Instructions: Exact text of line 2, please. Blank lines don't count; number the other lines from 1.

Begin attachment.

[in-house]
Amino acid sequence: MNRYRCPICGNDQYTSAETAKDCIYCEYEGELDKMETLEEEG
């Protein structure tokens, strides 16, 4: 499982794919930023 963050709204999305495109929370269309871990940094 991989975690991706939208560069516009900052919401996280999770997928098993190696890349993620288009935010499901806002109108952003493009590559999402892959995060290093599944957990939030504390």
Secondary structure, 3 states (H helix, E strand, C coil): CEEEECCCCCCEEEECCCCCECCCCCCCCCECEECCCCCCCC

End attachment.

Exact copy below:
Amino acid sequence: MNRYRCPICGNDQYTSAETAKDCIYCEYEGELDKMETLEEEG